“Largest team, that’s pretty significant,’’ Leah Harman, the small-boat manager for marine operations at the Rosenstiel School of Marine and Atmospheric Science, told The Miami Herald. “From the top down, this University always promotes health and well-being and brought that culture to all of us.”

The University funds a portion of the event entry fee for faculty and staff, provides Well ’Canes points toward health insurance reimbursements, and promotes a Corporate Run T-shirt design contest that awards the winner with a $100 gift certificate to the UM Bookstore and a framed T-shirt signed by UM President Julio Frenk.

Team Bascom Palmer, with 80 participants, won the President’s Cup Office Challenge, awarded to the UM sub-team with the most participants. View the slideshow.

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Not All Superheroes Wear Capes

By Charisse Lopez-Mason
Special to UM News

SuperheroesLisandra Afanador walked into the Bascom Palmer Eye Institute more than 11 years ago gripping her small son’s hand as tightly as she would at the edge of a cliff. Her head was spinning, and her heart was heavy with emotion. She was sad, hopeful, anxious, and afraid.

“My son suffered from everything,” she said. Then 9, Adriel Afanador was visiting Bascom Palmer to treat glaucoma and cataracts, among other diseases. He was small for his age, and hyperactive. “I was so afraid of how he would handle this,” Afanador recalled.

Soon after her first visit, Afanador met Vanessa Bello, manager of patient access at Bascom Palmer. “I knew she was special; she is someone you don’t forget.”

Twice a week for many years, Bello became Afanador’s confidant—putting her mind at ease during visits to Bascom Palmer with her son, helping them navigate through a very difficult situation, every step along the way. More than 1,100 visits, hand-holdings, and hide-and-seek games later for her son, Afanador speaks fondly about her experience at Bascom. “Vanessa was so warm and nice to my son throughout the years,” she said.

The Afanadors are one of countless families who have stories about their experiences at UHealth—the University of Miami Health System, and many involve one of the more than 500 on-site patient access representatives who serve thousands of patients each day.

Day in and day out, these representatives serve patients on the front lines, before they receive specialized care, and create a first impression that leaves a long-lasting impact.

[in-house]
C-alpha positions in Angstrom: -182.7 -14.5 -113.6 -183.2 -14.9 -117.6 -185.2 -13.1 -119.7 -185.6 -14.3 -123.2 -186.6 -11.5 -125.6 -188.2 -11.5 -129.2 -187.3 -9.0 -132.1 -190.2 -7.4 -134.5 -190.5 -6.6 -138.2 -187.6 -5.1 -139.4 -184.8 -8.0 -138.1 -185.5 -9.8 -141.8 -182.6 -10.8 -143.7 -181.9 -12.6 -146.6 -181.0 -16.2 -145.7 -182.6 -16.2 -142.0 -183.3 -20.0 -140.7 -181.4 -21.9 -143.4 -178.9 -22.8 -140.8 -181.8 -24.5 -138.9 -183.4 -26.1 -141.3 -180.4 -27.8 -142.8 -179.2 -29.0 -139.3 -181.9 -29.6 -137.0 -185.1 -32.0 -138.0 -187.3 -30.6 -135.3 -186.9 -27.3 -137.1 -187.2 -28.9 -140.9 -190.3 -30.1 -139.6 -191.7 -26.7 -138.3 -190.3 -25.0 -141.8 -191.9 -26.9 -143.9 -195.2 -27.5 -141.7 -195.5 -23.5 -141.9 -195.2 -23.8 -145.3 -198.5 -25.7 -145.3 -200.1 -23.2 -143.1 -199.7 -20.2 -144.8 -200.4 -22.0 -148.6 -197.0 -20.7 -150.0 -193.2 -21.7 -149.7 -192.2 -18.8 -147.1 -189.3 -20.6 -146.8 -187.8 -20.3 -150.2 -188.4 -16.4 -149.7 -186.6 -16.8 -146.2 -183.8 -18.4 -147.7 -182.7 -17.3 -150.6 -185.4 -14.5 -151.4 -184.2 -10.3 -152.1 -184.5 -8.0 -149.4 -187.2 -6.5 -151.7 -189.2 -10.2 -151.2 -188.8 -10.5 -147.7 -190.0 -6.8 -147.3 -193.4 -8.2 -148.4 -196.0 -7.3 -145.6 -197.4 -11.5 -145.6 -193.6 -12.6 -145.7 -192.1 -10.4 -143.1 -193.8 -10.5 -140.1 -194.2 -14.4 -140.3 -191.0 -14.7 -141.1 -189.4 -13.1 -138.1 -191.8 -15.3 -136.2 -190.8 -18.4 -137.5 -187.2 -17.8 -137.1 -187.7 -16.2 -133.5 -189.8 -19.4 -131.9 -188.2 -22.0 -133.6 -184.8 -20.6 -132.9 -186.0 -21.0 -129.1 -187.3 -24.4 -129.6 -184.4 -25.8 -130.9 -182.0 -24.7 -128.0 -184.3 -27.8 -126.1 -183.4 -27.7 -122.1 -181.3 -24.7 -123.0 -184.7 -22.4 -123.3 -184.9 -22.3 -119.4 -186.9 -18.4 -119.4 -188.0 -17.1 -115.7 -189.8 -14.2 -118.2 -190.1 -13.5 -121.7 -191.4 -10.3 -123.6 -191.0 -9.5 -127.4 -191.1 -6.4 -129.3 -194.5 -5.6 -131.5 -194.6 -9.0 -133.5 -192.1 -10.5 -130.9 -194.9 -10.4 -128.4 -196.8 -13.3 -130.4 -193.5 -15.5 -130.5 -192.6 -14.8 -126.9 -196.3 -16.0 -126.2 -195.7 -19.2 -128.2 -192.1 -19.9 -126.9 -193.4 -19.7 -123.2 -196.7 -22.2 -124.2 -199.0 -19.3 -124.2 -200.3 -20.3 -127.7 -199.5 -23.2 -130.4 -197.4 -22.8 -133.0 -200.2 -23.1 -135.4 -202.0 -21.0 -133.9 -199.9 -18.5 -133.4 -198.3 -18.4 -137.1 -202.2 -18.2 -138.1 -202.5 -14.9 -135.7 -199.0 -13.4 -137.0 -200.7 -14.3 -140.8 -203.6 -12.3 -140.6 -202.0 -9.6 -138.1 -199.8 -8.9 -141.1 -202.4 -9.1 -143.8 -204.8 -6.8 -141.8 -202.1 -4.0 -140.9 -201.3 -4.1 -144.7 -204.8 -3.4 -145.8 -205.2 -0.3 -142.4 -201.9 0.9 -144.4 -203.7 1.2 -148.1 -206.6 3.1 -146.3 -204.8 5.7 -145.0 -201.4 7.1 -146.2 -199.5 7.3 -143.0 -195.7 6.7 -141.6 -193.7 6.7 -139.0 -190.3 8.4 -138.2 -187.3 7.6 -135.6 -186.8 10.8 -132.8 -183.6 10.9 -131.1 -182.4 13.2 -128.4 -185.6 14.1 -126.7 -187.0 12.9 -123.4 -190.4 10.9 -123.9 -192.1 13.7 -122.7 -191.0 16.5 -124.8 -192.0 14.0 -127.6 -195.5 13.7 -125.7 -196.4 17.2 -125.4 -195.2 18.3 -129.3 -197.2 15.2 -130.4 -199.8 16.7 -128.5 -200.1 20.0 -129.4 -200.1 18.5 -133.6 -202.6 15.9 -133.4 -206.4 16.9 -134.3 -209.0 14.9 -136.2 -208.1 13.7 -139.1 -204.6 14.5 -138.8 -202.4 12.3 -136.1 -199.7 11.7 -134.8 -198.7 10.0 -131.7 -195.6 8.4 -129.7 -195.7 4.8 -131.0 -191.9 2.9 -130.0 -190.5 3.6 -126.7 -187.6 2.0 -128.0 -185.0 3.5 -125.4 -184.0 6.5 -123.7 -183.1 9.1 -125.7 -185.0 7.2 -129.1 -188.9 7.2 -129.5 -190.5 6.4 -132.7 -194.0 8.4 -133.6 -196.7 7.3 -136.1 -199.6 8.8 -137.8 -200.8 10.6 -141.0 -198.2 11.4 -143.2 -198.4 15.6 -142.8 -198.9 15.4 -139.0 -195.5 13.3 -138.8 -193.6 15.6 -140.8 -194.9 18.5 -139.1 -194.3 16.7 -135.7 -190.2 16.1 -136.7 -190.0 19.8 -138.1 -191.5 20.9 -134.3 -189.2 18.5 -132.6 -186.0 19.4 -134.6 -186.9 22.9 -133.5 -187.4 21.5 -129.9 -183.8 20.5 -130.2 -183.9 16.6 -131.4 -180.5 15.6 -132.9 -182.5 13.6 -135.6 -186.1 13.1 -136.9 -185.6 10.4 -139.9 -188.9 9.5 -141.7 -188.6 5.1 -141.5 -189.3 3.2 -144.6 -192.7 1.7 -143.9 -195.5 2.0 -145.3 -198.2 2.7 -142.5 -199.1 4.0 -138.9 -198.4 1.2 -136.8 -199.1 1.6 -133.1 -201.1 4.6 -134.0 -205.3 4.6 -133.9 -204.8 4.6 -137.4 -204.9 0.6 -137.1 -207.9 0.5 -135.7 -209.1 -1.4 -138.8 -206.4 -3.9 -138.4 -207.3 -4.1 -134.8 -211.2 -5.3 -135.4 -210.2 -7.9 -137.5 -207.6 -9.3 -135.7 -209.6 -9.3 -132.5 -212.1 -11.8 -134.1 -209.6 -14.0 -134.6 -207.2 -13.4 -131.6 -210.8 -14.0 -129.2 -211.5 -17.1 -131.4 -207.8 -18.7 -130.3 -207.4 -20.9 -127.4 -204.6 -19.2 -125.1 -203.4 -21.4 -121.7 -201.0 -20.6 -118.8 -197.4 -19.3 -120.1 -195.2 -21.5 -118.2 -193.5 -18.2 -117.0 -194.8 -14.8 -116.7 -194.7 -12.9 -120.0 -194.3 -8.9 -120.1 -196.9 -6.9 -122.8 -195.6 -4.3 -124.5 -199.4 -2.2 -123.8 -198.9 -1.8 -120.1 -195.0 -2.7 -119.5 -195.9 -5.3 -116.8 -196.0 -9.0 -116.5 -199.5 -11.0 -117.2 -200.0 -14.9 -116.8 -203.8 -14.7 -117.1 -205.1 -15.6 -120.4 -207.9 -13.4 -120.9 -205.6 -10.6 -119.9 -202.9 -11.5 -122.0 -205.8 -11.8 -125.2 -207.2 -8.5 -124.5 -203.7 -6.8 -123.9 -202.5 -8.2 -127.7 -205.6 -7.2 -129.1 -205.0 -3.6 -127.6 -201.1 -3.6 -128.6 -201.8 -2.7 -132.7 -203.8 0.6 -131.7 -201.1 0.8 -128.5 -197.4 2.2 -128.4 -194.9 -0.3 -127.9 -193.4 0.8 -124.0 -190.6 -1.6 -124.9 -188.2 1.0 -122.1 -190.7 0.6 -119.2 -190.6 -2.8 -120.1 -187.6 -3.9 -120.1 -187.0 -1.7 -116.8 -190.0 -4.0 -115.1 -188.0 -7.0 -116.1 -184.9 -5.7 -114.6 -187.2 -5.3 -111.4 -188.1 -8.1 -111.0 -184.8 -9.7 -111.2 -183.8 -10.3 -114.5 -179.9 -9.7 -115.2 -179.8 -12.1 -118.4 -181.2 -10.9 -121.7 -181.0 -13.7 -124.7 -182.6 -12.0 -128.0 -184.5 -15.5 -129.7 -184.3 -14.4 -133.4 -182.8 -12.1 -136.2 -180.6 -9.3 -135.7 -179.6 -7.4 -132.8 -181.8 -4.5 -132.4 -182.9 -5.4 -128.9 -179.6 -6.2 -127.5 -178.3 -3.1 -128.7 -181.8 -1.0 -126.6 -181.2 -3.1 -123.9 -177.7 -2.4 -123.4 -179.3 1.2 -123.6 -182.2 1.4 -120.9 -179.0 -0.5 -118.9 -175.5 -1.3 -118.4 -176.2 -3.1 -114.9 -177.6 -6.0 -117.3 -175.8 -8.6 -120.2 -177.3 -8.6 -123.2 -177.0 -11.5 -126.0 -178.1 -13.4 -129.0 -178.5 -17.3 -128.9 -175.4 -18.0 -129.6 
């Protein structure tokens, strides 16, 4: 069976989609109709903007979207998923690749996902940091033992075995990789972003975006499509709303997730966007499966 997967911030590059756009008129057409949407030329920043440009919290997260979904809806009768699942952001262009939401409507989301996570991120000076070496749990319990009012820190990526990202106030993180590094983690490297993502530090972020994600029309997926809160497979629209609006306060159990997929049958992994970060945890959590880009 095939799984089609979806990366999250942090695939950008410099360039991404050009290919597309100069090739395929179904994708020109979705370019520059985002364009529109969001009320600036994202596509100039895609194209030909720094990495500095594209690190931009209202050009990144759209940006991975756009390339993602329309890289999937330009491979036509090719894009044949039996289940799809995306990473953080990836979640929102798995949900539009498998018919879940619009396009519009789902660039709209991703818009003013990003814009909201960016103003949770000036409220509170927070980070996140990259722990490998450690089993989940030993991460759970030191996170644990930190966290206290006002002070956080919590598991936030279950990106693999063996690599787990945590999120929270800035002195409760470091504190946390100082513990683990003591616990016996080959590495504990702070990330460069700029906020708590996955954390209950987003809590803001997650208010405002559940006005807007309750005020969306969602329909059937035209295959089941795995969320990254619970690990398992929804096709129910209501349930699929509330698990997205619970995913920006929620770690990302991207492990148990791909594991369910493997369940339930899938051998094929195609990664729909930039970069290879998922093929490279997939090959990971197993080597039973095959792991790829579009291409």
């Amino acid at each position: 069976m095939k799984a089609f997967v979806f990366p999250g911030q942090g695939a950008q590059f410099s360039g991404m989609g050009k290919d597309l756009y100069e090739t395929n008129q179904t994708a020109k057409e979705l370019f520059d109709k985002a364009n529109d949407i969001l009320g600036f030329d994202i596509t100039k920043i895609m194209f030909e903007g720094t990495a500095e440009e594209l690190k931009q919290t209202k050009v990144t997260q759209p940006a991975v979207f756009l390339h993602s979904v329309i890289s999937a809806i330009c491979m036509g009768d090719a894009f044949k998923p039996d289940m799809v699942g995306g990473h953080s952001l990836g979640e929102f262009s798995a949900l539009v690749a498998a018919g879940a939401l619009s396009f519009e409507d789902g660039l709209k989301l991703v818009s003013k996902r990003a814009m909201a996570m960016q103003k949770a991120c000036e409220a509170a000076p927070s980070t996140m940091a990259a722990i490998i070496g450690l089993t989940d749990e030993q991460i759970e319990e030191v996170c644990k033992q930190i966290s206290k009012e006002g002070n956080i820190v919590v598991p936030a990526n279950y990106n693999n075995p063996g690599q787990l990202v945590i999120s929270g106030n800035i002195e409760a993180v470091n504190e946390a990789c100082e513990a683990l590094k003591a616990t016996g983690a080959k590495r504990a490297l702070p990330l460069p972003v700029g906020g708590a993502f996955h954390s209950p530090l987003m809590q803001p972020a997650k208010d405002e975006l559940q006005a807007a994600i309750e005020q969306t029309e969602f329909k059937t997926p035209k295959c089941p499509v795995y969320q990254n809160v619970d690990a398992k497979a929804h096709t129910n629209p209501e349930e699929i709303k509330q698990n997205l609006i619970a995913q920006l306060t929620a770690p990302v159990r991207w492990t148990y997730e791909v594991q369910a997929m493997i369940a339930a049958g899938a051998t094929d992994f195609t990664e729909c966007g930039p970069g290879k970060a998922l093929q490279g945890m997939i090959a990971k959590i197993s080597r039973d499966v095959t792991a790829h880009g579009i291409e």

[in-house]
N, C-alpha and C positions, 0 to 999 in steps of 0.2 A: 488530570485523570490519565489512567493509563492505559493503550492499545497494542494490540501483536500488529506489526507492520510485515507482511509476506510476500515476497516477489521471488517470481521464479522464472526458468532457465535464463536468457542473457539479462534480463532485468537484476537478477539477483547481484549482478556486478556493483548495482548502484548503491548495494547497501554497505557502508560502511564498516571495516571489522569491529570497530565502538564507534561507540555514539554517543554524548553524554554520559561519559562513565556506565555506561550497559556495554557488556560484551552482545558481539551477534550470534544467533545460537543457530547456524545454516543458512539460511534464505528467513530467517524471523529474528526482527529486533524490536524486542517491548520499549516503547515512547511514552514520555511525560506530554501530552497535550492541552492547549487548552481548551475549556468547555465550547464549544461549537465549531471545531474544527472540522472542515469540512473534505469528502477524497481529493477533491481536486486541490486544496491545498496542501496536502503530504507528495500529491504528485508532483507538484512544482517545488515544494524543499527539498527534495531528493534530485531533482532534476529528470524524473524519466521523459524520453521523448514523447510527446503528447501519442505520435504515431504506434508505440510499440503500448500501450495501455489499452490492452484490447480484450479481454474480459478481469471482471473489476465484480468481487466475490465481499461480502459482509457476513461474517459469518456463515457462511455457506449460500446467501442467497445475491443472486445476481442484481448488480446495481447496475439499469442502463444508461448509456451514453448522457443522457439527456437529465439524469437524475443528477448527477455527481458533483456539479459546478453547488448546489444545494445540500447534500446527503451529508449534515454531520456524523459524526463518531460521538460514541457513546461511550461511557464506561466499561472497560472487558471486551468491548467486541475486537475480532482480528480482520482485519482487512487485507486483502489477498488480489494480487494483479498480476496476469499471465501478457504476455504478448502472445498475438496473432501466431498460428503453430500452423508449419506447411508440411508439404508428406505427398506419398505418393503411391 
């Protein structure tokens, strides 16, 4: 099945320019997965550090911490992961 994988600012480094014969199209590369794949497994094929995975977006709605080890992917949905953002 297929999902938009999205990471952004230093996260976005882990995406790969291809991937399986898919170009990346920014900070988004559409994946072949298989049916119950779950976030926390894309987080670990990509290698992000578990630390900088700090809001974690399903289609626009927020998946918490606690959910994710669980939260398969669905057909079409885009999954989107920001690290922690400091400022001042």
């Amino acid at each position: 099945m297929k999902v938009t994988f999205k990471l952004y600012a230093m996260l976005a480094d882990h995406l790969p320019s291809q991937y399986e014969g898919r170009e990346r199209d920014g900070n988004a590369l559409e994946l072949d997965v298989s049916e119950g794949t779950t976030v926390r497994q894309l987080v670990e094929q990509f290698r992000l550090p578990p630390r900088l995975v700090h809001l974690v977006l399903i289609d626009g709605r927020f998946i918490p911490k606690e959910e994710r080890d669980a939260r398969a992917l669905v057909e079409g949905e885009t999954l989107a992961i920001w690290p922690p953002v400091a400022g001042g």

On-site patient access representatives are hard to miss. Along with their bright smiles, they wear bright orange scarves or neckties dotted with the U.

“I can’t believe how popular the scarves have become,” says Enery Samlut, executive director of health system access. “We knew we wanted something that represented that we are all part of the U team.”

John Perez, senior patient access representative at Bascom Palmer for the past 18 years, knows the stories of each of his patients, who know him by name, or by his voice. “One of my patients was badly scarred in a fire,” he says of the woman he’s been greeting and helping several days a week for the past six years. “She knows I’m here by the sound of my voice,” Perez says.

But visiting a physician is not all smiles and friendly conversation. Wait times can be a challenge for both patients and staff, but patient access teams still strive to make sure the patient comes first. According to Perez, a lot of his job is ensuring that the patients are always kept informed and comfortable. “I try to make a connection with them to ensure that they have a good experience,” he says.

An integral part of providing that positive experience is integrating programs to help teams provide the best service they can despite roadblocks.

“The patient experience is the sum of all interactions but it all begins with a good first impression,” says Armando Carvajal, manager of IT and training operations, who subsequently implemented a new-hire orientation program for the on-site patient access team called Impressions. The five-hour course has one simple objective: to inspire and equip all front line, on-site patient access associates with the necessary skills to effectively and efficiently handle all types of customer interactions while providing a memorable and exceptional patient experience.

Patient Access Representatives make up one of the largest enrollments in the University’s Essentials of Leadership program, which provides foundational training and coaching for University leaders, and are active in the University’s culture transformation, being trained on the new leadership traits, behaviors, and service standards.

“We train and track metrics around service and performance,” said Salmut. “But it takes special people to do this work. It comes from the heart.”

Now 20, Adriel Afanador still visits Bascom Palmer, though not as frequently. Life hasn’t been easy for the Afanadors, but they are still grateful for the people at UM who helped ease their long journey. “Everyone, all the people there, are awesome,” Afanador said.

 

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Researchers SPARK the Nation’s Largest Autism Study

Spark_Logo_CMYK[1]Special to UM News

CORAL GABLES, Fla. (April 21, 2016)Researchers from the University of Miami-Nova Southeastern University Center for Autism and Related Disabilities (UM-NSU CARD) in UM’s Department of Psychology just helped launch the Simons Foundation Powering Autism Research for Knowledge, or SPARK, an online research initiative designed to become the largest autism study ever undertaken in the United States.

Sponsored by the Simons Foundation Autism Research Initiative (SFARI), SPARK, for the Simons Foundation Powering Autism Research for Knowledge, will collect information and DNA for genetic analysis from 50,000 individuals with autism—and from their families—to advance our understanding of the causes of this condition and to hasten the discovery of supports and treatments.